Sleepwalking and ‘old thinking’
Charlie Rose on the Public Broadcasting Station (PBS) interviews a wide array of nationally prominent people: presidents, CIA experts, law professors, actors, scientists, politicians, judges. In other words, anyone who has special knowledge and is respected in his or her field. Rose asks excellent, probing questions and his guests are generally far more forthcoming than they are elsewhere.
I happened to be watching when Rose interviewed President Obama and also when he interviewed Hillary Clinton. At the end of each interview, he asked, “What one issue concerns you most in the world?” or words to that effect. Both Obama and Clinton responded with “the nuclear threat.” I was surprised — not so much with that response as with the fact I don’t see many, if any, state, or national representatives expressing any particular concern.
That is, according to William J. Perry, former Secretary of Defense (1994-1997), partly because “much of it (nuclear weaponry) is hidden beneath the seas and in remote badlands,” and because humans fear facing the “unthinkable.” Or, because others “welcome the illusion that there is or might be an acceptable missile defense against a nuclear attack.” Perry, expert on nuclear weapons, nuclear terrorism, nuclear disarmament, and nuclear proliferation, states in his recently published book My Journey at the Nuclear Brink, the danger “of some sort of nuclear catastrophe is greater than it was during the Cold War.”
Early in his career as a scientist at Sylvania’s Electronic Defense Laboratories, he had to evaluate ways of “jamming” or countering any attacking Soviet intercontinental ballistic missiles (ICBMs). He found that jamming successfully reduced fatalities from a medium-sized nuclear attack by about two-thirds. This translates into reducing immediate deaths from 75 million people to “only” 25 million. And that didn’t take into account long-term deaths from radiation, or the numbers wounded who couldn’t be treated, not to mention the total disruption of the economy and society.
Ever since then Perry has been convinced there’s no acceptable defense against a mass nuclear attack.
The greatest problem with any nuclear anti-ballistic missile defense system is its vulnerability to human error, to jumping the gun, to making the wrong assumption. We came a hair’s breath to destruction during the Cuban Missile Crisis of 1962, not only in Cuba, but at the same time in Europe when an American reconnaissance plane went off course into Soviet airspace and both Soviets and Americans sent attack planes (ours with nuclear-tipped missiles) to battle which was averted only because the off-course pilot discovered his mistake and hustled back to neutral territory. To compound the situation, America had launched an ICBM (as a routine test), which luckily, the Soviets didn’t misinterpret as a sign of attack which they easily could have given the perilous circumstances in Cuba.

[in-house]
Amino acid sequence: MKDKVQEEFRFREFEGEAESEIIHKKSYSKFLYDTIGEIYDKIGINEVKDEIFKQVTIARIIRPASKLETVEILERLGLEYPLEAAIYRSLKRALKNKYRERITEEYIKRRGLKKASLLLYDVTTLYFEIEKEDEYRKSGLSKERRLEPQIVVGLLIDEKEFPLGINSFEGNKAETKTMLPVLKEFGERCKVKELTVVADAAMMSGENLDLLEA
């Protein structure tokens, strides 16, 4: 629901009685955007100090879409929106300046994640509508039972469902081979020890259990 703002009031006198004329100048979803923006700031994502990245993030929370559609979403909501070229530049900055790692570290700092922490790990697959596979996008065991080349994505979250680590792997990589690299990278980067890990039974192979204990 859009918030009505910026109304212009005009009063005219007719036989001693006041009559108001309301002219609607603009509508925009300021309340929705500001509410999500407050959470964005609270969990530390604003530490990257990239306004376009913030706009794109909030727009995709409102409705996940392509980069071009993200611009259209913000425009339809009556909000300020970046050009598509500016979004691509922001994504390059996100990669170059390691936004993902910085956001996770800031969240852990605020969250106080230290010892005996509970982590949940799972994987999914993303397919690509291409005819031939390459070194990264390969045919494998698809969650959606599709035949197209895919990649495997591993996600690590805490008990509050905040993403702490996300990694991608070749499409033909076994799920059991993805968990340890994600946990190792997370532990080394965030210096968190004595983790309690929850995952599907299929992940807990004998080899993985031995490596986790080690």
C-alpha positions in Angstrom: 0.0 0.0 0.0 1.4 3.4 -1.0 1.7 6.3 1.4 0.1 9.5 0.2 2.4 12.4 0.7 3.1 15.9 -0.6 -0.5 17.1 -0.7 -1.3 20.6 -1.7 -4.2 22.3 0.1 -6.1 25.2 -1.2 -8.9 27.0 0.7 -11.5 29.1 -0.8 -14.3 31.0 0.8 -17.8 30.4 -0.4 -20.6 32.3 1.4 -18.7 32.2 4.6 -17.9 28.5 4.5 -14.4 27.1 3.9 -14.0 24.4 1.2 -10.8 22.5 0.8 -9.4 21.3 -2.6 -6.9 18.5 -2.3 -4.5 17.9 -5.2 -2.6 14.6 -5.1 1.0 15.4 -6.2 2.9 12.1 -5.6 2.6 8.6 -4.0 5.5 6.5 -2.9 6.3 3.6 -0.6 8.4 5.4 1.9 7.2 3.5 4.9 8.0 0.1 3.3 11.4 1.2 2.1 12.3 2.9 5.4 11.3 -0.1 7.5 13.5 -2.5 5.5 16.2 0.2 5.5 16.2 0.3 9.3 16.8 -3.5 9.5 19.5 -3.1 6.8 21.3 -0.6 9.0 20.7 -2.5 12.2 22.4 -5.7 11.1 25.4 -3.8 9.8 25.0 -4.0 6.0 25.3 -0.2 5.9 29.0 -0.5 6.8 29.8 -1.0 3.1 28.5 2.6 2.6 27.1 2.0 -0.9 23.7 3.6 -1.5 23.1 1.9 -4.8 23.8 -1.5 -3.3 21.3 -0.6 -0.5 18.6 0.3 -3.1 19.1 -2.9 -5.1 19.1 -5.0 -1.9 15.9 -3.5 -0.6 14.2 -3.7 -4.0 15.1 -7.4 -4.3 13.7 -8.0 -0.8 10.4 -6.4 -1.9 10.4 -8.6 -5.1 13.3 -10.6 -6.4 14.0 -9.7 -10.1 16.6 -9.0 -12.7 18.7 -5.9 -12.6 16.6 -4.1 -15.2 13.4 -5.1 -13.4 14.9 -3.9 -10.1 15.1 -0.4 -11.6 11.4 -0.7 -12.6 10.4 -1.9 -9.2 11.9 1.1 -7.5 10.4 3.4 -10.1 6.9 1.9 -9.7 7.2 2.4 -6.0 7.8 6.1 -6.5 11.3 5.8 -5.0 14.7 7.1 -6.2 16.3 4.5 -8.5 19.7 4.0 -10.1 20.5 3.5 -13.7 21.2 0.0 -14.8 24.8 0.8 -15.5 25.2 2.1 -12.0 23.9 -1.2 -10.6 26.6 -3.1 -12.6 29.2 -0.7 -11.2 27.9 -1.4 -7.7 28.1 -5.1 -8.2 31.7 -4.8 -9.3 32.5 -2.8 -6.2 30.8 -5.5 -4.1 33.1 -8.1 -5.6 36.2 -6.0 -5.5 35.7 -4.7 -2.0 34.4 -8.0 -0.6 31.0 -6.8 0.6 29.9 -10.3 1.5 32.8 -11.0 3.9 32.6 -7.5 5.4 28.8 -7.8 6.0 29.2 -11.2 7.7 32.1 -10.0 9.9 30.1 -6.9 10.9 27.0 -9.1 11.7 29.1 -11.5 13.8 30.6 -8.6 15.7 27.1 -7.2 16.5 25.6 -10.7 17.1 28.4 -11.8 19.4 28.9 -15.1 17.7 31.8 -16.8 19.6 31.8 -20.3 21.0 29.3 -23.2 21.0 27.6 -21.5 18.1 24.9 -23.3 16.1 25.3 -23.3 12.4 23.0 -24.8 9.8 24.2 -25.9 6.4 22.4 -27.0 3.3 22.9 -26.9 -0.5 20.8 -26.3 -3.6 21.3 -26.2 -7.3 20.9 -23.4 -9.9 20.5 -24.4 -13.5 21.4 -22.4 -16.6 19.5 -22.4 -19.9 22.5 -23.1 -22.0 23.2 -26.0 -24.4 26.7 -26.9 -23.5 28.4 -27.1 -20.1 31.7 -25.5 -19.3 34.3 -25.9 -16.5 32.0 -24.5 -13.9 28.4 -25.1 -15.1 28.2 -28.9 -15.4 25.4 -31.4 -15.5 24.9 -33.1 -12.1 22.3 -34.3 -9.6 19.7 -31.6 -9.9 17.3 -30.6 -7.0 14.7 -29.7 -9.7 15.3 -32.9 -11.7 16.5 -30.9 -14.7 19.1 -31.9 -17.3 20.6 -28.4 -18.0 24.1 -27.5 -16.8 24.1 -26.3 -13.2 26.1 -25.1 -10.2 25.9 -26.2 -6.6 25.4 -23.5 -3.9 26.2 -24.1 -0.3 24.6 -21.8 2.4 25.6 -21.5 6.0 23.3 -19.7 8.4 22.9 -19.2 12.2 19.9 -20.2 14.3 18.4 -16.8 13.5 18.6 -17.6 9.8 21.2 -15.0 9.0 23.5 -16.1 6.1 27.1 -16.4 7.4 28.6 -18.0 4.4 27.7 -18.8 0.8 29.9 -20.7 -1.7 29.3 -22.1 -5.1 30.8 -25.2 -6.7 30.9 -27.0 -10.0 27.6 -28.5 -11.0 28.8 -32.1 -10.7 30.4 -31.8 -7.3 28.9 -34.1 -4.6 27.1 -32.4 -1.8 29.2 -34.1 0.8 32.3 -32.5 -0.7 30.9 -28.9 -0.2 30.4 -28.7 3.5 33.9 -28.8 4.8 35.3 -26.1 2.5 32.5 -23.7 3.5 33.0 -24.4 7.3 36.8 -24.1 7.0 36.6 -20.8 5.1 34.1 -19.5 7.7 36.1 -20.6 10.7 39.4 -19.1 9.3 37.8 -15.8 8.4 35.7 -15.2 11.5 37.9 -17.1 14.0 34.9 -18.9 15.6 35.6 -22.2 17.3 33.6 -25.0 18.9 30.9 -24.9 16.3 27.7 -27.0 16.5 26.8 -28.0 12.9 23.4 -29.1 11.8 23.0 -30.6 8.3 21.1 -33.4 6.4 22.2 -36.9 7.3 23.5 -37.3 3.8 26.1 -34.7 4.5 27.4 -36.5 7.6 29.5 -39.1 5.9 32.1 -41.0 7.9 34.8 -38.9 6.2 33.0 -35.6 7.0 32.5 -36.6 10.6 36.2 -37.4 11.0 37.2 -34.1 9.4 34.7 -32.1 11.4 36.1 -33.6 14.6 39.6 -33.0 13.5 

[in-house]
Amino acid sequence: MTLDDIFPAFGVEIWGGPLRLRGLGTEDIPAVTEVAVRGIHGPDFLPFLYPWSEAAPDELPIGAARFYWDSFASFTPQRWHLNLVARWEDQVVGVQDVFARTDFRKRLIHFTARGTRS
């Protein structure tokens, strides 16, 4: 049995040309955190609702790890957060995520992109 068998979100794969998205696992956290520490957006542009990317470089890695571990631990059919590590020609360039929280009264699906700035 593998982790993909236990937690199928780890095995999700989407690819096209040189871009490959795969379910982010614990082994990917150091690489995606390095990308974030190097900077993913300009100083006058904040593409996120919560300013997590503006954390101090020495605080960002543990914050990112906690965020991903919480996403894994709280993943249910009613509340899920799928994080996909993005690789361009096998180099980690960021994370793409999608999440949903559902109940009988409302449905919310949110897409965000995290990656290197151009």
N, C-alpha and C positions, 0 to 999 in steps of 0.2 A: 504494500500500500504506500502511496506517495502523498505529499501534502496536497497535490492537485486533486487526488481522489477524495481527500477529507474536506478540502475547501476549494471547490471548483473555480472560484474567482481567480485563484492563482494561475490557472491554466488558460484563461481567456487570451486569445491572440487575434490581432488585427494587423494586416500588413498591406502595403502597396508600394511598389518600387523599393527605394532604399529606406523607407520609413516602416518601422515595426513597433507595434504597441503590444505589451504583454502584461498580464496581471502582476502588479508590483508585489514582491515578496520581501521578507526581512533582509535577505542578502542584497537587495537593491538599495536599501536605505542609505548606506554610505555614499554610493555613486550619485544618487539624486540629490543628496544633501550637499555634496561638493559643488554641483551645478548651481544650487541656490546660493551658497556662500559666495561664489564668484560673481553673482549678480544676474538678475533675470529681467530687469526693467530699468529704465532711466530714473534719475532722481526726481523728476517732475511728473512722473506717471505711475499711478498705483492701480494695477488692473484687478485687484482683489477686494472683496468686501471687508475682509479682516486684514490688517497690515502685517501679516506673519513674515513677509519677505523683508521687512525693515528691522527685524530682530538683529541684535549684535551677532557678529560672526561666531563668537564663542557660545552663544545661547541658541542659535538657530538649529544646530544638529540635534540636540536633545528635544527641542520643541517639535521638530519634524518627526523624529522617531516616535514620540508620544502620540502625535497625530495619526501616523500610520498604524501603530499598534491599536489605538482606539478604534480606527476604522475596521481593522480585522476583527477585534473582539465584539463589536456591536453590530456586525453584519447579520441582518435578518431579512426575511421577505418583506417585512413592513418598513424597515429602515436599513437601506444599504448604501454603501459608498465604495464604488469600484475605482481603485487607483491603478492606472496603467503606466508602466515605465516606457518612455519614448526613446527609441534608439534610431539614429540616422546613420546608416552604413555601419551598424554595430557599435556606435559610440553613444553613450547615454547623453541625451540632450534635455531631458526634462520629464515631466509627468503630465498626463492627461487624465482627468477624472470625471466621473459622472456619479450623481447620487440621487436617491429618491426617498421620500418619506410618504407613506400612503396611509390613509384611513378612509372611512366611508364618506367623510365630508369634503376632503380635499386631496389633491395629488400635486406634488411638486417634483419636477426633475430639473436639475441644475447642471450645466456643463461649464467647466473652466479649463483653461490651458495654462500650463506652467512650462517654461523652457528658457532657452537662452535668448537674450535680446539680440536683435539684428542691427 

Perry writes the Trident submarine is sufficient for America’s deterrent needs because it’s difficult to track and destroy and has more than enough firepower.
Yet the latest U.S. defense budget proposes spending $1 trillion on nuclear modernization over the next several decades. Russia has already responded it will “bring five new strategic nuclear missile regiments into service.” This escalation of nuclear weaponry is “old thinking.” It’s also “sleepwalking” — a term historians use now for explaining the stupidities that got European leaders into World War I and after. Let us not be stupid again.
We once had Sam Nunn (D-Georgia) and Richard Lugar (R-Indiana) who spearheaded the Salt II mutual accord agreement in the mid-1990s when thousands of missiles, warheads, and chemical weapons were destroyed by the U.S. and Russia. Who are our comparable leaders today?
Ursula Carlson, Ph.D., is professor emerita at Western Nevada College.